* “A very necessary magazine loading-tool is issued with each gun.” Did you notice this, or perhaps the lack of it, Ian?
    * The M53 was issued with a curved magazine, dunno if it was otherwise compatible with the older straight mags.
    * The M53 Mk II had the slotted barrel-jacket, with a bayonet lug; and “a change lever for selective fire is also fitted, and the gun is turned out with a better finish than previous models.”
    * “In service with the Brazilian (INA 953), Columbian, El Salvadoran, Guatemalan, Indonesian, Paraguayan, Thai and Venezuelan forces and the Danish police”
    * The Brazilian .45 ACP version: “Originally designated as the MB50, the weapon was improved later, and is now known as the INA 953. The main modification apart from the change in calibre was the addition of a metal loop to the lower end of the magazine housing to ensure tightness. The retracting handle was also relocated to the right-hand side of the receiver.” I notice Cornell Publications has a reprinted Portuguese flyer for these.

    Michael B.

    • Ah, you mentioned in the video “pain in the butt to load.” Heh, gotta get your mag loading tool.

      Michael B.

    • I have not handled a 46 or 53 model, and I’m not sure if the curved mags are usable in the earlier guns. We did have a mag loading tool, but I didn’t realize at the time that it actually fits into the grip for storage.

      I have a great article on the INA 953, written by Ronaldo Olive:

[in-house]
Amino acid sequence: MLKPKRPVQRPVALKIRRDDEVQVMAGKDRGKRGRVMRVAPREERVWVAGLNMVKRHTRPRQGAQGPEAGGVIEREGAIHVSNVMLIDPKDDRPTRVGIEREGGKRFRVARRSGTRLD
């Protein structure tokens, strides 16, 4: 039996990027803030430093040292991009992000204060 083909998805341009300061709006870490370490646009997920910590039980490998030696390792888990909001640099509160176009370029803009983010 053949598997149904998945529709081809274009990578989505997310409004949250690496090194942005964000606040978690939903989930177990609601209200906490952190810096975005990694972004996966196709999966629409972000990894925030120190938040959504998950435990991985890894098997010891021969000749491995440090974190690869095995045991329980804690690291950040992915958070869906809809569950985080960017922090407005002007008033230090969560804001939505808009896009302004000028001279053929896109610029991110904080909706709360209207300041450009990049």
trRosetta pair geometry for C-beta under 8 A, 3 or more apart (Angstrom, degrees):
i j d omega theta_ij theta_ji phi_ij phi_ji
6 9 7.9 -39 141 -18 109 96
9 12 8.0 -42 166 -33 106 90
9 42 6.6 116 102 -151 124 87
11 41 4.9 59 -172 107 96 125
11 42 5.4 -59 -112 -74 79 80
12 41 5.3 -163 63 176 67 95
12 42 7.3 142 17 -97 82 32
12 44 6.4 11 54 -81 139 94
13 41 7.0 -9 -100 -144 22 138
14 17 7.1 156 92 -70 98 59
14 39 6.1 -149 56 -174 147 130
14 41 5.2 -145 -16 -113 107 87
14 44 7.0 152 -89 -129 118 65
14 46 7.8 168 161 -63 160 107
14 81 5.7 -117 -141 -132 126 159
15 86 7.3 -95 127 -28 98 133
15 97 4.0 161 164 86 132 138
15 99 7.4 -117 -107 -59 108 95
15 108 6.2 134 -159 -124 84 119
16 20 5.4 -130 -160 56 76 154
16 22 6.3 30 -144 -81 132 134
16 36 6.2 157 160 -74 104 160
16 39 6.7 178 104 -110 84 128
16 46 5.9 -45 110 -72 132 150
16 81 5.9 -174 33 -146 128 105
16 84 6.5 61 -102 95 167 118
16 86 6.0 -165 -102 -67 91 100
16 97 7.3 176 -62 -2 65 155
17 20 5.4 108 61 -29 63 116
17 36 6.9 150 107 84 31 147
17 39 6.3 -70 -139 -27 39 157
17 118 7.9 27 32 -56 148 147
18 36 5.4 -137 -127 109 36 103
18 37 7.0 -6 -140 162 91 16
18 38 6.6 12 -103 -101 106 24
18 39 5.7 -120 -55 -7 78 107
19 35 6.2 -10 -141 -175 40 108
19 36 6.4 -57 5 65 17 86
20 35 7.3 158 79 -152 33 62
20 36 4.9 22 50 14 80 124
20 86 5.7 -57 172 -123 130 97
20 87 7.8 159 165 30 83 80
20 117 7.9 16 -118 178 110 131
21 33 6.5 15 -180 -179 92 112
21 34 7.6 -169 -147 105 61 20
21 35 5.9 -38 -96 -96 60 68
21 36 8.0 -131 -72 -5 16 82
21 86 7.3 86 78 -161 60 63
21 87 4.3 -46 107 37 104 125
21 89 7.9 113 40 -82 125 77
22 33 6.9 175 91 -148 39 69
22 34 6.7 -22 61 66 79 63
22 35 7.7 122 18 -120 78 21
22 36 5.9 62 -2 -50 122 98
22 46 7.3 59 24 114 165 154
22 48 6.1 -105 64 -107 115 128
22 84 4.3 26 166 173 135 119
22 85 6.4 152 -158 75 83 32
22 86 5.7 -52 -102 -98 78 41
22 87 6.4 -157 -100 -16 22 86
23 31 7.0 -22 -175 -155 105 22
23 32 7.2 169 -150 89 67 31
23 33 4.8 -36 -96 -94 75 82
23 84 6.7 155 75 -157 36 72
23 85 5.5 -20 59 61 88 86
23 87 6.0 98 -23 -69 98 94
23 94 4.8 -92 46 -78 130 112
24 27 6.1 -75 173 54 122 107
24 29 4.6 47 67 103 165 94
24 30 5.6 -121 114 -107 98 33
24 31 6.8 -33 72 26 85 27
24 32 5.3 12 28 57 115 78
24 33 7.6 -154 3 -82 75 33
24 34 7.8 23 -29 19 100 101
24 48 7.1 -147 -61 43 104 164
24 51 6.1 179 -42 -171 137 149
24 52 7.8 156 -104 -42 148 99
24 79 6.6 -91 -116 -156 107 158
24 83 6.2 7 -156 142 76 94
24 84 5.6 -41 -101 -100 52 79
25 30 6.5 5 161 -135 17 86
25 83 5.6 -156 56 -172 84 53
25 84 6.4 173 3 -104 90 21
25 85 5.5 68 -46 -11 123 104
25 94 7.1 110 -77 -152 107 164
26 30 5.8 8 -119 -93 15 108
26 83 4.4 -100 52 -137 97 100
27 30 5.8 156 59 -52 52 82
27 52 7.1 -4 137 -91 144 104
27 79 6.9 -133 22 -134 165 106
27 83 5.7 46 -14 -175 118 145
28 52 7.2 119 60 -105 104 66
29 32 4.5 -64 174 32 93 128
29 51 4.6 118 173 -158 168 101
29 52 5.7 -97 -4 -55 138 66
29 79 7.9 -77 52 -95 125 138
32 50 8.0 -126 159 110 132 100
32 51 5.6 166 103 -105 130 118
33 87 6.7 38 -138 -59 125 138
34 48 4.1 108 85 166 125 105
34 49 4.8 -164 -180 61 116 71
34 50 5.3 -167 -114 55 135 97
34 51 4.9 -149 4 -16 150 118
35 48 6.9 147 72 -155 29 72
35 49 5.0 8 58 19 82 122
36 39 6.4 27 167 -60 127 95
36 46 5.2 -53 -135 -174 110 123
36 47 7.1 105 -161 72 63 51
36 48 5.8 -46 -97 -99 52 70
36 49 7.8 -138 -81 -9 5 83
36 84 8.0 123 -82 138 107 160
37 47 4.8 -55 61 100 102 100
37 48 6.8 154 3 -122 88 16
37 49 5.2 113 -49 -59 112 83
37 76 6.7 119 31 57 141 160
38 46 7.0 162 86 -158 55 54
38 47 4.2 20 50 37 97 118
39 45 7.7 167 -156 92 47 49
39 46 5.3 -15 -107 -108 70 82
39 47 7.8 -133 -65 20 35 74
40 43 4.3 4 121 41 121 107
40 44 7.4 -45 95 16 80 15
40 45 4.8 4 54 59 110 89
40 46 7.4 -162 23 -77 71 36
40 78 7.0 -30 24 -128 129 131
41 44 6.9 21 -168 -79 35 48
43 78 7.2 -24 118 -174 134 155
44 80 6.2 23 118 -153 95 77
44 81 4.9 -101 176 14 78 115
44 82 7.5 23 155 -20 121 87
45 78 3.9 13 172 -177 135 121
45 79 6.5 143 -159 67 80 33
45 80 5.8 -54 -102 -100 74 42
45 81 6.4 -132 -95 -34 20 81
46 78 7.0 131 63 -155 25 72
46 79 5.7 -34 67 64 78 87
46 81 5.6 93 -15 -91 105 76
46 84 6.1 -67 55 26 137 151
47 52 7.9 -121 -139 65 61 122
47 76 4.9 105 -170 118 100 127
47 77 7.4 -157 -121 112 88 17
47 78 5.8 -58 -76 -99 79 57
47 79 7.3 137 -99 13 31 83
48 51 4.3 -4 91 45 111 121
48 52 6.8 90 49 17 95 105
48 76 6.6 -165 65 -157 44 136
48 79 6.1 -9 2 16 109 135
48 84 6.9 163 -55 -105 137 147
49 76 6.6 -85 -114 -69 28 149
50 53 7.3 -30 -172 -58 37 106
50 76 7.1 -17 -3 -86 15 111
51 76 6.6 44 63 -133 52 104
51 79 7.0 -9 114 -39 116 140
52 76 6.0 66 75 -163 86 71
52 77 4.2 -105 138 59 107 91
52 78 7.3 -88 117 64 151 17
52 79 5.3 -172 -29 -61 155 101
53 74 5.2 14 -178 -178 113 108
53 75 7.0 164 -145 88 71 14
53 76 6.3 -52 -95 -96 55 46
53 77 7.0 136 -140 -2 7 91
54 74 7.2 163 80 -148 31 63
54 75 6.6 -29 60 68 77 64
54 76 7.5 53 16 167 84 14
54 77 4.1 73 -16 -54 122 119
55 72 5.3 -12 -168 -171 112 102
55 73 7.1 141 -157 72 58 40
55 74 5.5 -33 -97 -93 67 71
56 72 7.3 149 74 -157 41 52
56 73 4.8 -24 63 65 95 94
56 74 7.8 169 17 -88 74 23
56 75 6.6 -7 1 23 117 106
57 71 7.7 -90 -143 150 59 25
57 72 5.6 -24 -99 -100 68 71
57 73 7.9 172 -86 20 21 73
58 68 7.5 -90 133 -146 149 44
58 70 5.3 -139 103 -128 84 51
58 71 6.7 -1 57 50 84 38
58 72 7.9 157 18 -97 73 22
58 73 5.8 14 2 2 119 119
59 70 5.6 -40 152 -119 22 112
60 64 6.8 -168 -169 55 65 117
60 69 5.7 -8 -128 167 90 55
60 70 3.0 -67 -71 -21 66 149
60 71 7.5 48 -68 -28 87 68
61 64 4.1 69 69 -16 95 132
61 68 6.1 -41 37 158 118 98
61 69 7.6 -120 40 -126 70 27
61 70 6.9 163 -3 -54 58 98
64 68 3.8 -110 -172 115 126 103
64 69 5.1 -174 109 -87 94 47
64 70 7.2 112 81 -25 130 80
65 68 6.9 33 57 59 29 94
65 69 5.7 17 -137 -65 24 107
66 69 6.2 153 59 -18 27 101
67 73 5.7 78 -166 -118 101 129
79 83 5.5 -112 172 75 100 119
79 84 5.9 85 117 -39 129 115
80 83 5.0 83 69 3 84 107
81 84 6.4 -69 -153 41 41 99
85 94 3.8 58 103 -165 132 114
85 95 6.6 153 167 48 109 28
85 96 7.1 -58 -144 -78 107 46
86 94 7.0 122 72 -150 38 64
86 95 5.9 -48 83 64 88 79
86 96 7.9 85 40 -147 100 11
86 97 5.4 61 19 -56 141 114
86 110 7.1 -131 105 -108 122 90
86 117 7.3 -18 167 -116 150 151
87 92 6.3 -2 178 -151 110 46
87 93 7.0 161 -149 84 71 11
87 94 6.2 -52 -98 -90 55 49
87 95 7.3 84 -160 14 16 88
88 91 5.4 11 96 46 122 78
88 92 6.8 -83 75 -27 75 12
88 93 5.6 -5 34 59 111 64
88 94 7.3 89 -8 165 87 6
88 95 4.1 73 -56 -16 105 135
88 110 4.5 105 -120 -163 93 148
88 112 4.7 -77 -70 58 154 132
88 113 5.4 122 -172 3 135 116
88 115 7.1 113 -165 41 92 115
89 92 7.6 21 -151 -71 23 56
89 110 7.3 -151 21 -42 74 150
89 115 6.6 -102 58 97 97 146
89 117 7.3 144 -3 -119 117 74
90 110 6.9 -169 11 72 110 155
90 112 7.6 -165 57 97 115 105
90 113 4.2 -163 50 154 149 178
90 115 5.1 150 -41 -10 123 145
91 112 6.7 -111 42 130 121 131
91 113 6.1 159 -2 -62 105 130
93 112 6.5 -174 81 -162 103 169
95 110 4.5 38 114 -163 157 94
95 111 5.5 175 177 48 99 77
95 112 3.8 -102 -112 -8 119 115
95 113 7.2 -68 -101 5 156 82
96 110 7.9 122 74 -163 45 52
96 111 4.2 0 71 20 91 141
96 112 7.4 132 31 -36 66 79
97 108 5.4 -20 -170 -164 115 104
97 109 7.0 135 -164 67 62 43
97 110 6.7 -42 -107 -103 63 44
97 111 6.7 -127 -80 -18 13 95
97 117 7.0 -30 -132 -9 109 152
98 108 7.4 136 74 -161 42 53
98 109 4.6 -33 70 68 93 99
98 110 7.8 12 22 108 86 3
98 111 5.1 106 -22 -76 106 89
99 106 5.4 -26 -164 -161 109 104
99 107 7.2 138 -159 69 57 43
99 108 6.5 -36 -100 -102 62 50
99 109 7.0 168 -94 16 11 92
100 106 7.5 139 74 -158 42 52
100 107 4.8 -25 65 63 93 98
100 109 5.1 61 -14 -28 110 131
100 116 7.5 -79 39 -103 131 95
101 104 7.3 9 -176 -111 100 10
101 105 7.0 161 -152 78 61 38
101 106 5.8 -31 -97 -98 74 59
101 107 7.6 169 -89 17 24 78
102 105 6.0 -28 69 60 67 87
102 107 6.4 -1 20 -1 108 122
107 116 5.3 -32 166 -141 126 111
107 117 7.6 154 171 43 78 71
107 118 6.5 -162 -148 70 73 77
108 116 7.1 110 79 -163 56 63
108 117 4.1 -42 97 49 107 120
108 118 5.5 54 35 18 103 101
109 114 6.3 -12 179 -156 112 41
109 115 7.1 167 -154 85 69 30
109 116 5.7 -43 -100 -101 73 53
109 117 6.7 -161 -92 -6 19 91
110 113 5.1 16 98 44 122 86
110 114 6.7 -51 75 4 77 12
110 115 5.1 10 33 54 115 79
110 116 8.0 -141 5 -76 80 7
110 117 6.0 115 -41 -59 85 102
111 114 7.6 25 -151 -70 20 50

And yeah, Cornell got that INA manual from here – you can download it for free at the bottom of Ronaldo’s piece.

      • INA smg in Brazil:

        “The Urban Guerrilla’s Weapons”
        [snip] “Experience has shown that the basic weapon of the urban guerrilla is the light submachine gun. This weapon, in addition to being efficient and easy to shoot in an urban area, has the advantage of being greatly respected by the enemy. The guerrilla must thoroughly know how to handle the submachine gun, now so popular and indispensible to the Brazilian urban guerrillas.

        The ideal submachine gun for the urban guerrilla is the INA .45 caliber. Other types of submachine guns of different calibers can also be used—understanding of course, the problem of ammunition. Thus, it is preferable that the manufacturing capabilities of the urban guerrillas be used for the production of one type of submachine gun, so that the ammunition to be used can be standardized. Each firing group of urban guerrillas must have a submachine gun handled by a good marksman. The other members of the group must be armed with .38 revolvers, our standard weapon. The .32 is also useful for those who want to participate. But the .38 is preferable since its impact usually puts the enemy out of action.[snip]”

    • Among the arms provided by the U.S. CIA to Col. Castillo Armas’s men in the 1954 overthrow of Jacobo Árbenz in Guatemala was the Danish M50 9mm smg. There are even some pictures in Life magazine.

  18. Danish boss: “Guess what our firm is going to sell to the people of Europe, young Rasmussen, in exchange for their non-existent hard currency.”
    Underling: “Easy! Food, housing, vehicles, gas, machinery and tools, medicine, coffee, chocolate, nylons, any kind of consumer goods!”
    Boss: [clearing throat] “Er, those are very nice ideas, but nobody between Dublin and Kamchatka has those things, including us. So… we’re going to go long on small arms!”
    Underling: “Huzzah, sir! Brilliant! We’ll be rich.”

    • Supplied lots and lots of pork to the Third Reich during WWII…

      Everyone in the postwar era was looking for a “wirtschaftwunder” to give industry a boost and put everyone back to work… No one was going to by a Danish car!

  19. Interesting how short the bolt handle goes beyond the point where the bolt is held by the sear. The bolts stops only against its spring. Not an amateur home made gun.